- Sonnets for Michelangelo: A Bilingual Edition
The literary fame of Vittoria Colonna (1490–1547) in the sixteenth century rests both on her poetry in memory of her dead husband and on her spiritual verse, which, though less well known today, is the far greater achievement. While even her first collection of a widow's love poetry (1538) is heavily religious (like Petrarca she writes of her beloved in heaven), beginning with the fifth edition, the fourth published in 1539, the title of her canzoniere changed to make specific reference to the additional spiritual sonnets included in the collection, and in subsequent editions her spiritual verse prevails and Christ becomes the sole object of her love and devotion. Her lyrics are Petrarchist, but she takes the genre in an entirely new spiritual direction. Colonna's work was enormously popular in the sixteenth century; Alan Bullock, her modern editor, cites twenty-two published editions and eleven manuscript collections of her verse, as well as more than twenty manuscript anthologies that contained some of her poems. In 1543 her poetry was published with a commentary by Rinaldo Corso, the first published critical reading of a living writer in the period. Her example sparked the interest in women writers and legitimized this public voice for women in sixteenth-century Italy.
Some time around 1540, Colonna prepared a manuscript of 103 spiritual sonnets as a gift for Michelangelo Buonarroti, her close friend whom she saw often in Rome beginning in the late 1530s and with whom she corresponded and exchanged poetry until her death in 1547. Some of the poems she collected for him had been previously published but were revised; others may have been written expressly for the occasion. The manuscript (Vatican Library, Vaticano Latino 11539) is published for the first time now in an excellent bilingual edition edited by Abigail Brundin, who translated and annotated the poems masterfully. Brundin's introduction thoroughly explores the life and works of Colonna, her association with the proponents of spiritual reform in the early sixteenth century, and her friendship with Michelangelo. [End Page 484] The poems in the gift manuscript are an eloquent manifesto of Colonna's sympathies for the early reform movement in Italy, and the collection offers insights into her relationship with Michelangelo. This manuscript makes quite clear that in their conversations Colonna's was the role of teacher who conveyed the joy of her faith to her friend Michelangelo, whose own religious poetry of those years reflects a search for spiritual improvement.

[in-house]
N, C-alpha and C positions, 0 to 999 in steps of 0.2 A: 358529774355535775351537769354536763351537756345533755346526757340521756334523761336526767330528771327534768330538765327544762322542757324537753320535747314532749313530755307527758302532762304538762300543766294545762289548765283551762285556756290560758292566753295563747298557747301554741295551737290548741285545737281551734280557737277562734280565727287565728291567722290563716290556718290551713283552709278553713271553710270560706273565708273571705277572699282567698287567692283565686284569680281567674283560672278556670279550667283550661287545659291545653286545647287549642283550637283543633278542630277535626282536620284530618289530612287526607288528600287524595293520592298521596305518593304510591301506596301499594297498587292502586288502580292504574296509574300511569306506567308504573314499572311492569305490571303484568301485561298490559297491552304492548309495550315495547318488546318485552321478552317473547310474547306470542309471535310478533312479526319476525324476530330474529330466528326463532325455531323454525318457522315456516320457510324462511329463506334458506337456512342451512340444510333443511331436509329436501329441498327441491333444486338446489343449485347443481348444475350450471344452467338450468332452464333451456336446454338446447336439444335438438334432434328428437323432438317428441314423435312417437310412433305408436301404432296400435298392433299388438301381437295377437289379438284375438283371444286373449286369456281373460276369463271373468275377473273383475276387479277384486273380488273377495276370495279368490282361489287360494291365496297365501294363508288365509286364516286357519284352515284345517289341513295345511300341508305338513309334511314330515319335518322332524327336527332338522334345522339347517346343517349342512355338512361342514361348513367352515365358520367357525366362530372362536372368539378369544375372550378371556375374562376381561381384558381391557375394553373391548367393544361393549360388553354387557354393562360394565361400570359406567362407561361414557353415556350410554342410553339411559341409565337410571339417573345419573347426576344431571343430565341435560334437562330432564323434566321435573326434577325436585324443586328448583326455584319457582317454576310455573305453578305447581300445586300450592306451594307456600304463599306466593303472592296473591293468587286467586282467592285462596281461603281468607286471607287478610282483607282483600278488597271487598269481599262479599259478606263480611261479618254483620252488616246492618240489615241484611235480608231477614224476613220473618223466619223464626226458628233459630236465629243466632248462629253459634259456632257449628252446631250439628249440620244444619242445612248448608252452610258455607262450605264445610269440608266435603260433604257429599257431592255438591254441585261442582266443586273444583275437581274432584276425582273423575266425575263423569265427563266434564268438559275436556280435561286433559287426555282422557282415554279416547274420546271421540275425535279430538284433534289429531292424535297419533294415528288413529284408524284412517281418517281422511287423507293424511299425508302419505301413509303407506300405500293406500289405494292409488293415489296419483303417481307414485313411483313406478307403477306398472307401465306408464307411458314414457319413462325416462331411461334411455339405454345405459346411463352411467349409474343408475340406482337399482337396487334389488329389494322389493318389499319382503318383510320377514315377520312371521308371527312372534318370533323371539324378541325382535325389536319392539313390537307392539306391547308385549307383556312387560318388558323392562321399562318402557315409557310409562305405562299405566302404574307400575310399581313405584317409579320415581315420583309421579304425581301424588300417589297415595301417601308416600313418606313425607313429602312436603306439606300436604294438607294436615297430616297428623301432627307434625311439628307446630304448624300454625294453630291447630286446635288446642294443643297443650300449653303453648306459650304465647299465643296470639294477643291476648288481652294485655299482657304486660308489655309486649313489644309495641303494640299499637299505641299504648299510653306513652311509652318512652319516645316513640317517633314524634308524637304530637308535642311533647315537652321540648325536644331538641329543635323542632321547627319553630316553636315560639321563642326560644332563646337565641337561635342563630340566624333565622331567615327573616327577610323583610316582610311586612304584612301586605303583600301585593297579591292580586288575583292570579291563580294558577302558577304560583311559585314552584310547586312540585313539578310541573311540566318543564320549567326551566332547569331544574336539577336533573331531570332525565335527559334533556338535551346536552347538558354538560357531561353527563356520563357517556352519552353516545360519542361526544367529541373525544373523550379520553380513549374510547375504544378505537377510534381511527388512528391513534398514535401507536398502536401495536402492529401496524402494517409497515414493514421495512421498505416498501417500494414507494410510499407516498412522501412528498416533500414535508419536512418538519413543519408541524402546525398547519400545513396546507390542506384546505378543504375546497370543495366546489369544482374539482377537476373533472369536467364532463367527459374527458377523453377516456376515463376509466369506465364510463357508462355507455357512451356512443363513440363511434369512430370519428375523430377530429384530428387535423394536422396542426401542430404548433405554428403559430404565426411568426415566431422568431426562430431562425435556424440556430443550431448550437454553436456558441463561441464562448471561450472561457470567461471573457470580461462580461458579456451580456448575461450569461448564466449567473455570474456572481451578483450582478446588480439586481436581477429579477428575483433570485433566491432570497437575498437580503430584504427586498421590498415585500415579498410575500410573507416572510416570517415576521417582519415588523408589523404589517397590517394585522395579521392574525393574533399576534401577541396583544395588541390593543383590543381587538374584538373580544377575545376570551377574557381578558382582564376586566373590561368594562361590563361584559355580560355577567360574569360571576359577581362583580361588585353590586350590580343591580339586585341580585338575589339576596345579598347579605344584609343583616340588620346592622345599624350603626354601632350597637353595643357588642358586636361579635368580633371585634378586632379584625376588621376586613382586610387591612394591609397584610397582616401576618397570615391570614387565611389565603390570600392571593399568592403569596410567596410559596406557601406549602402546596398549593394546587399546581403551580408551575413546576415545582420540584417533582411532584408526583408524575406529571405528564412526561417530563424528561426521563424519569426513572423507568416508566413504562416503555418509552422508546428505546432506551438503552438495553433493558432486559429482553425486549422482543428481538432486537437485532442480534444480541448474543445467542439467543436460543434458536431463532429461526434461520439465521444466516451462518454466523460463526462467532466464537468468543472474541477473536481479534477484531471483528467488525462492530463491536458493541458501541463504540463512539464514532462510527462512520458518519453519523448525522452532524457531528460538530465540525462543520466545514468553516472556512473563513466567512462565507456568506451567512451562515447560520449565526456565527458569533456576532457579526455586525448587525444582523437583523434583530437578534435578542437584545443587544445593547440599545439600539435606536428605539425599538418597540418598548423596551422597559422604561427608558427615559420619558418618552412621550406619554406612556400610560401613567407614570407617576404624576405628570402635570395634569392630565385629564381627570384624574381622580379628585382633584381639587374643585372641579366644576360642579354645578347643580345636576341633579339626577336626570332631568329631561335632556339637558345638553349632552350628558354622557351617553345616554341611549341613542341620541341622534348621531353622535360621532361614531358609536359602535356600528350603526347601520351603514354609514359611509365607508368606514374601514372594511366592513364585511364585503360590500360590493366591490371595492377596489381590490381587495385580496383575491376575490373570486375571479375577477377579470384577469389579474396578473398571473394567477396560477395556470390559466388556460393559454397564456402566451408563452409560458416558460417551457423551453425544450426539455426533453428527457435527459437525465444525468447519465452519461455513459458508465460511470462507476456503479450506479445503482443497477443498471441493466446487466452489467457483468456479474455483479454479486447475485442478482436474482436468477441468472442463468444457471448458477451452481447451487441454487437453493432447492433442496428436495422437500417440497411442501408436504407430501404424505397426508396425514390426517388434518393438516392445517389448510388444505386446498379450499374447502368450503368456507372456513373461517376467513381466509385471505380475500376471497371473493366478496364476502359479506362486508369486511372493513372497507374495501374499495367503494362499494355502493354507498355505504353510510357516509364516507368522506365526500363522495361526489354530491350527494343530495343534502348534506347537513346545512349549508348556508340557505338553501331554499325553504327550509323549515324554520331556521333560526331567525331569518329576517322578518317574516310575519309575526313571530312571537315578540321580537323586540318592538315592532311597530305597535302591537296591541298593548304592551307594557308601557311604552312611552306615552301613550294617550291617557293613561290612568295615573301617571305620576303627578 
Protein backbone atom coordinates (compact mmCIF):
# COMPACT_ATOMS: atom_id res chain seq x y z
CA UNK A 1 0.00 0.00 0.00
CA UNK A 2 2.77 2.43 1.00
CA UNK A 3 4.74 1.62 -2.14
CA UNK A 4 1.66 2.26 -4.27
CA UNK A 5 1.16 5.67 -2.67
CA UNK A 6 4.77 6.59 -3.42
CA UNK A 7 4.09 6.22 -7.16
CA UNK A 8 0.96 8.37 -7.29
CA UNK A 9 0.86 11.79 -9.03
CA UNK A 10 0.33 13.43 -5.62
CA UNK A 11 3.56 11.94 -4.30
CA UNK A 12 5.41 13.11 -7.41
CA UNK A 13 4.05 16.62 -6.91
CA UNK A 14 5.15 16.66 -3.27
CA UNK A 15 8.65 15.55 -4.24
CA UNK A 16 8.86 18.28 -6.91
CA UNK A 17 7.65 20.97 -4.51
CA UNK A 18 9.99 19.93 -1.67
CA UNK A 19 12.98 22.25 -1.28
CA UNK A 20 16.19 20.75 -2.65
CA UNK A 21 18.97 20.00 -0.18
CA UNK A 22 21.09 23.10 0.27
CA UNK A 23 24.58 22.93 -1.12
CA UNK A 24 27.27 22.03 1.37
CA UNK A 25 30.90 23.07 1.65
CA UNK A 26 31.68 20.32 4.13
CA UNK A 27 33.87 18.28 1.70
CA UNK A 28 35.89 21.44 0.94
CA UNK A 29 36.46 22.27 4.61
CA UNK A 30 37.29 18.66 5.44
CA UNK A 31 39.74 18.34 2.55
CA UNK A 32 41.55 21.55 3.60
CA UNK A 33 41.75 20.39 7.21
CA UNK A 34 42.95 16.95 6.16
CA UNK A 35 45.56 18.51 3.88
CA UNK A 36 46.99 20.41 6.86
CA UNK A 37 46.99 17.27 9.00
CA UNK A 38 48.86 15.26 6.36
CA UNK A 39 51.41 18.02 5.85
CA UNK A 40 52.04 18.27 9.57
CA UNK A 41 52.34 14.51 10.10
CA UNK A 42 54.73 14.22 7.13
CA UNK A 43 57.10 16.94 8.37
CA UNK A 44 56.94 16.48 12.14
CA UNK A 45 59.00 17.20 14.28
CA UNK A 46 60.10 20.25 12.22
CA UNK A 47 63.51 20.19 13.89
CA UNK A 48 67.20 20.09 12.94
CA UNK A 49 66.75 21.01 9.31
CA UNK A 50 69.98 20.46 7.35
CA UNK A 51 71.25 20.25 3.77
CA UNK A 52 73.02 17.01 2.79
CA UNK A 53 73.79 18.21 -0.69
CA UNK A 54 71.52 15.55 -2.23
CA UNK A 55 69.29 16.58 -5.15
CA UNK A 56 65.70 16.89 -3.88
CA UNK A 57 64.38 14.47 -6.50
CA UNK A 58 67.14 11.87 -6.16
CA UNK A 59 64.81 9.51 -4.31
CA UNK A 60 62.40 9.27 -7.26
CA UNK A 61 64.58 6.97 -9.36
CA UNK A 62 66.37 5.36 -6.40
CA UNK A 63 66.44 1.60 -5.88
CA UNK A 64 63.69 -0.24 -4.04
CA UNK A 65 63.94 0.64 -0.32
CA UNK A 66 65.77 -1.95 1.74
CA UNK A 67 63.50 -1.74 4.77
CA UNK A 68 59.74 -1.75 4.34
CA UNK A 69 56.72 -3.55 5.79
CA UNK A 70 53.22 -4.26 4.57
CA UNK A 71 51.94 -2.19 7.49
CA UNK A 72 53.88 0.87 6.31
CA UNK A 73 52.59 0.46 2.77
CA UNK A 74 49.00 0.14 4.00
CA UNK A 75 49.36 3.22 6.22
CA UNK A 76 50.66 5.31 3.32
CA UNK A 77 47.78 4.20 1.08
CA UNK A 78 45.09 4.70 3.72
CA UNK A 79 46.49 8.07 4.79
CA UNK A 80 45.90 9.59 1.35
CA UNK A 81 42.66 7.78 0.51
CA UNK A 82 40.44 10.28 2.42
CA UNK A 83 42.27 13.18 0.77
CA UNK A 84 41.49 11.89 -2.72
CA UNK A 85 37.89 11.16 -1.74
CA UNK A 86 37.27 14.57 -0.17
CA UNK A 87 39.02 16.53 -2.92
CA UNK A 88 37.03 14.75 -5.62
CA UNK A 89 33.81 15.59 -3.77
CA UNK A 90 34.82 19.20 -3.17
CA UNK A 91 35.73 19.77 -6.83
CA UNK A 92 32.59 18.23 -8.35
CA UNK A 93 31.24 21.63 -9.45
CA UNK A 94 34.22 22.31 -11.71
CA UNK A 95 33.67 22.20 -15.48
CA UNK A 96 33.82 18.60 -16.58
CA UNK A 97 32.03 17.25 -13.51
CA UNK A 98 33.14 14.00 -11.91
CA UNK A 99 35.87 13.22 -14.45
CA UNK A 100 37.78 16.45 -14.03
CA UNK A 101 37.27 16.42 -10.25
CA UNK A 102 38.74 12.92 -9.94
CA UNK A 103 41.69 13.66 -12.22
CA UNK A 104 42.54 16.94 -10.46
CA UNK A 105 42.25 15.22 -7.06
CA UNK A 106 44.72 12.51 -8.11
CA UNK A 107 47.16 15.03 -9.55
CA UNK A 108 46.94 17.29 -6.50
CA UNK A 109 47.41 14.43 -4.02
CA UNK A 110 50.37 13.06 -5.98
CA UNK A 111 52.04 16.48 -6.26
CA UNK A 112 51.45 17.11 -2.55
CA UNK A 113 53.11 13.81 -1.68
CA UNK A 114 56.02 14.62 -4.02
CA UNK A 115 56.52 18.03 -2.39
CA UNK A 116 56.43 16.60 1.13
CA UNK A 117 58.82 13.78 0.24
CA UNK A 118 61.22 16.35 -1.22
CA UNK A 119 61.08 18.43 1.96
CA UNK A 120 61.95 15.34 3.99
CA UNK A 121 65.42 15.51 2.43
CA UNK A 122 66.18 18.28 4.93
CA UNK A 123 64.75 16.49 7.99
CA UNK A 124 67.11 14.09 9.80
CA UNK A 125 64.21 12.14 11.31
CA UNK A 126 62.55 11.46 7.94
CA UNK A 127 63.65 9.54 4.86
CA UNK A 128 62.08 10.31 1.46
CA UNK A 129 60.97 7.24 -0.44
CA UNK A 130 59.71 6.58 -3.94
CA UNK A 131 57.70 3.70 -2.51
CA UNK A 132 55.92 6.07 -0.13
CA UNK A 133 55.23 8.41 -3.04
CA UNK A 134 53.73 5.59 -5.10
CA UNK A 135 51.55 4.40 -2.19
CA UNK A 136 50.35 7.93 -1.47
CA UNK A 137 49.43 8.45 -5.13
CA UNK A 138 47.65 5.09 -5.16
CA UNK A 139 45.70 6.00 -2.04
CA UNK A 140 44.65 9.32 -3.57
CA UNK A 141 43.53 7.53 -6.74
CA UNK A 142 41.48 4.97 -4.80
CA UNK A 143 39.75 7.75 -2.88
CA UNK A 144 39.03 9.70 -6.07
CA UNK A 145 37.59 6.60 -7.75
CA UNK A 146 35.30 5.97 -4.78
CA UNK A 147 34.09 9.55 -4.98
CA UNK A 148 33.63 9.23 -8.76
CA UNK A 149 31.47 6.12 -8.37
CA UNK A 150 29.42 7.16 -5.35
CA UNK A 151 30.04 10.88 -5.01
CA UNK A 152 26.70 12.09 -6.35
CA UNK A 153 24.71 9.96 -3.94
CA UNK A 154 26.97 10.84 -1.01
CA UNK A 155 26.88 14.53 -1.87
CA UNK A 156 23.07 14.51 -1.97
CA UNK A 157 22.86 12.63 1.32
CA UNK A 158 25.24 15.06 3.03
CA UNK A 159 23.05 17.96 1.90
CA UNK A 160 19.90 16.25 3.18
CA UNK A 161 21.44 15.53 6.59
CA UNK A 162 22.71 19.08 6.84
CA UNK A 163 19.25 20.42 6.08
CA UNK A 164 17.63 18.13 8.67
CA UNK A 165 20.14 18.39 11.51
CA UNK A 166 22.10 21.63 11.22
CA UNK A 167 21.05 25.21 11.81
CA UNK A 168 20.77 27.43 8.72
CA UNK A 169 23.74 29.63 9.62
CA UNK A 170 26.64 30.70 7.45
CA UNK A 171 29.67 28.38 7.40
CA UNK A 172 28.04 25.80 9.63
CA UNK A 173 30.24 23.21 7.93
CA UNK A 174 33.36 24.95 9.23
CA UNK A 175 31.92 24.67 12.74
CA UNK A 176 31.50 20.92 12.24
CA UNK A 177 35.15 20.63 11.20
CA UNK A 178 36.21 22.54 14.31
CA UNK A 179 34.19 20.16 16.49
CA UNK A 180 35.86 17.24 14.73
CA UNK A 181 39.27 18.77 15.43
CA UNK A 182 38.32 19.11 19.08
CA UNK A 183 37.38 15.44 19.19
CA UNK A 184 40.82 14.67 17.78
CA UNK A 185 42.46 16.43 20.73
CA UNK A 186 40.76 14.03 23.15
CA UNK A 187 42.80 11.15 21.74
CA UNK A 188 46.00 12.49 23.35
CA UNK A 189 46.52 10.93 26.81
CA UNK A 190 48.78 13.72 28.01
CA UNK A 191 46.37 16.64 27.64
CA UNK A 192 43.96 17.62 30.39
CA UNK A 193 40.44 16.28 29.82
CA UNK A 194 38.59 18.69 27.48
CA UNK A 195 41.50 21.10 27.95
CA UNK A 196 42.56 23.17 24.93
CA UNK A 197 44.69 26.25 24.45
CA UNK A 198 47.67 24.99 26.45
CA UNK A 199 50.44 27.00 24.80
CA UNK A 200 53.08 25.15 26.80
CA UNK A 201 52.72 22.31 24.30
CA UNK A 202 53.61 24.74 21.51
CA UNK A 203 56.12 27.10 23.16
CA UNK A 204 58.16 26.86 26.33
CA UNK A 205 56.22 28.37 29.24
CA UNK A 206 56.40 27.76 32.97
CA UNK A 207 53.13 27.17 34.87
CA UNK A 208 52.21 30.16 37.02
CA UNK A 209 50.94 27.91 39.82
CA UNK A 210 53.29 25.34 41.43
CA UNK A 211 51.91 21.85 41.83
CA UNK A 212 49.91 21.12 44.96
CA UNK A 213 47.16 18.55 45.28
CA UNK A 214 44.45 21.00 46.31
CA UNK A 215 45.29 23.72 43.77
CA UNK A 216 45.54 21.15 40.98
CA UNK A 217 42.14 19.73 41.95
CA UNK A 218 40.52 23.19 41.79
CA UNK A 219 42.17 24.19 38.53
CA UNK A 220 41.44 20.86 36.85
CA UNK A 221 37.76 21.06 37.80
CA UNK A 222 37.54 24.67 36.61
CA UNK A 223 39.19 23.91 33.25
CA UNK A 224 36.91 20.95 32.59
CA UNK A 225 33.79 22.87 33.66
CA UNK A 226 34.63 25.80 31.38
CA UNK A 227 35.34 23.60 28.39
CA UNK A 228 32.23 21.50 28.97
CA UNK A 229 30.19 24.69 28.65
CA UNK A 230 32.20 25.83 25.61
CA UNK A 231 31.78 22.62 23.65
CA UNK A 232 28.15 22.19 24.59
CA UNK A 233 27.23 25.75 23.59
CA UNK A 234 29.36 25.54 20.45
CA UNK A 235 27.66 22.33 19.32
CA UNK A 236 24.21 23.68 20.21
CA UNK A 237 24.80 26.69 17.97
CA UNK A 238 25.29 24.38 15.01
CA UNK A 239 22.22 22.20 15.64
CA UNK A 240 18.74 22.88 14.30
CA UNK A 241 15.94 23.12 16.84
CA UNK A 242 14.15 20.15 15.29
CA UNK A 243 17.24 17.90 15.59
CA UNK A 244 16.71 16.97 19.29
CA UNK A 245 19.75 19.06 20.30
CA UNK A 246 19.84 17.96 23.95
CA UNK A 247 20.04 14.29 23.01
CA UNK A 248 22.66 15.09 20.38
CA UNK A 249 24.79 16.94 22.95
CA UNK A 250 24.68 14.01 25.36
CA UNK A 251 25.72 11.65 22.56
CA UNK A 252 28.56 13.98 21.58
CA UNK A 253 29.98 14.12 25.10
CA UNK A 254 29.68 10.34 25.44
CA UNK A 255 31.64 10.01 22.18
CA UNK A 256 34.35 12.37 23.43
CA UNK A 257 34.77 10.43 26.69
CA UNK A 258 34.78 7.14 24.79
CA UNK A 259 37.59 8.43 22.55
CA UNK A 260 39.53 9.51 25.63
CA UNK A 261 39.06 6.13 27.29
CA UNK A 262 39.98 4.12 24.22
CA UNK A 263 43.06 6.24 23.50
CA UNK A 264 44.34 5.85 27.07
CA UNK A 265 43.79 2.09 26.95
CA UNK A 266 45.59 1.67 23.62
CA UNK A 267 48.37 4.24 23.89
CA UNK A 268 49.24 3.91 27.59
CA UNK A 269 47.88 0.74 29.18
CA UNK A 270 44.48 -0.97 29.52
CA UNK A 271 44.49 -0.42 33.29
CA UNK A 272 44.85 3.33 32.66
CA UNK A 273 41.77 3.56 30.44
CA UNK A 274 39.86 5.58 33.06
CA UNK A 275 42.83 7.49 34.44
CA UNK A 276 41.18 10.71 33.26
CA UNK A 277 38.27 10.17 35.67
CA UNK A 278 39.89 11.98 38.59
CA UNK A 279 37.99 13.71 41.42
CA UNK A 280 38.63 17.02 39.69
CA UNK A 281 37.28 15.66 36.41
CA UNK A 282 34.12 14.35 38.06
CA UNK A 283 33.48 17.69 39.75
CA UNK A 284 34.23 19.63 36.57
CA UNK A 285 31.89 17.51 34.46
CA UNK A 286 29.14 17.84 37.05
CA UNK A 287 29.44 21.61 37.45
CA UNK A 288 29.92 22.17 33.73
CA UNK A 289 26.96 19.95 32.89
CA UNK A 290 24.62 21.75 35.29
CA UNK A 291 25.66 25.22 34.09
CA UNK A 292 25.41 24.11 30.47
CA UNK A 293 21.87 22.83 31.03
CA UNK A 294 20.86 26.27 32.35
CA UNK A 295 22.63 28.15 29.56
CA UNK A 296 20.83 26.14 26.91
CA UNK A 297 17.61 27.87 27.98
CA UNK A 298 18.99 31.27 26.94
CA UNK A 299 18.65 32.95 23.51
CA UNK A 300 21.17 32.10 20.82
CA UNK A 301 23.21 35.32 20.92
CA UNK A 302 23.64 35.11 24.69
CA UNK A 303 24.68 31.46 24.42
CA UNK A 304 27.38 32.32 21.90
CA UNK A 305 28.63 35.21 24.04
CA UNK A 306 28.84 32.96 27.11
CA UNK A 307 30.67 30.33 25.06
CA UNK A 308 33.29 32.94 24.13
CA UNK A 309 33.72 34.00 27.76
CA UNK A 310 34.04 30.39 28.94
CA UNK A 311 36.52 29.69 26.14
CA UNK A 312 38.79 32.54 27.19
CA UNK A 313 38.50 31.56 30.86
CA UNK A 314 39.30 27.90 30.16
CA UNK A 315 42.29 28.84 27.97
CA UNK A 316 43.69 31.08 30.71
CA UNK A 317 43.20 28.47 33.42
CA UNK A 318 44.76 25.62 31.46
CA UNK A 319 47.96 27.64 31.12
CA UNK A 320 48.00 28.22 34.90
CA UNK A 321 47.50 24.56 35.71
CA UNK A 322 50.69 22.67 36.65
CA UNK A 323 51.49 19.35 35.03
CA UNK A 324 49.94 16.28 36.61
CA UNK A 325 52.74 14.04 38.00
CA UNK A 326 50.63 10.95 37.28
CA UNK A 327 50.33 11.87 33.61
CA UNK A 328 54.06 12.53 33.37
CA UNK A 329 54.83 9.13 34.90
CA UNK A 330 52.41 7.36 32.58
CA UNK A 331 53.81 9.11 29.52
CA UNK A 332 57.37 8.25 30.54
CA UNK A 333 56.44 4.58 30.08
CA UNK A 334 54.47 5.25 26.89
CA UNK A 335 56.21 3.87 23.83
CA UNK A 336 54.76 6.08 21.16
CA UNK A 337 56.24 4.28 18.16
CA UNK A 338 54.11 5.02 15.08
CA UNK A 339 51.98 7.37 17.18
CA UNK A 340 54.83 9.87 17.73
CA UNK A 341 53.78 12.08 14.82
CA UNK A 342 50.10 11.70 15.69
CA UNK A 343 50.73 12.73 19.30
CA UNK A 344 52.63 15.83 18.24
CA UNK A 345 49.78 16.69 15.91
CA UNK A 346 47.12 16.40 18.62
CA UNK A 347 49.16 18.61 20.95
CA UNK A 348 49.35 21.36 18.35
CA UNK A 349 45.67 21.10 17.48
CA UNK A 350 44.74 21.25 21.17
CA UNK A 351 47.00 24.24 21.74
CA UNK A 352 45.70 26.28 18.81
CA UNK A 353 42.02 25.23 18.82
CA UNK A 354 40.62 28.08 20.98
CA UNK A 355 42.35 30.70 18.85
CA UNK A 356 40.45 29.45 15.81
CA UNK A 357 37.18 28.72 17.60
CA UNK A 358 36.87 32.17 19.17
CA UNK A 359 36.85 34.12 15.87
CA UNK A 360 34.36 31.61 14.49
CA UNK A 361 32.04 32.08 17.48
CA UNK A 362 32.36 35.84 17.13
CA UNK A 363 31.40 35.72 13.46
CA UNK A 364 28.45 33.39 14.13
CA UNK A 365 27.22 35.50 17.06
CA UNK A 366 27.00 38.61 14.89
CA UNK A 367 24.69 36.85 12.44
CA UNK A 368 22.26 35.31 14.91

The poems Colonna collected for Michelangelo offer an extensive account of her faith, which, though she remained a Catholic, is characterized by religious sentiments that would later be condemned, principally the notion of justification by faith rather than salvation through good works (sola fide, declared heretical in 1547) and the Christian's unmediated relationship with God. These were ideas shared by many Catholic thinkers, to which they arrived, as did Luther, through a reading of St. Paul. See for example sonnet 78 (118–19), in which Colonna writes (in Brundin's translation) that the mystery of God's dying on the cross exceeds human understanding, yet a "great or tiny ray" of it enters us and gives us "superhuman faith, \ a pure and perfect gift from God alone. . . . This law is not written upon paper, \ but rather it was imprinted by Jesus . . . with the fire of his love upon the purified heart."
Other related themes treated in this spiritual canzoniere are the impossibility of human reciprocation of Christ's immense gift of himself and the emotion of joy rather than sorrow experienced in contemplating the Crucifixion; there are echoes of the language of the Beneficio di Cristo. Some of the poems commemorate saints and were probably written on the occasion of their feast day, though the canzoniere does not follow the order of the liturgical calendar. The poet also expresses...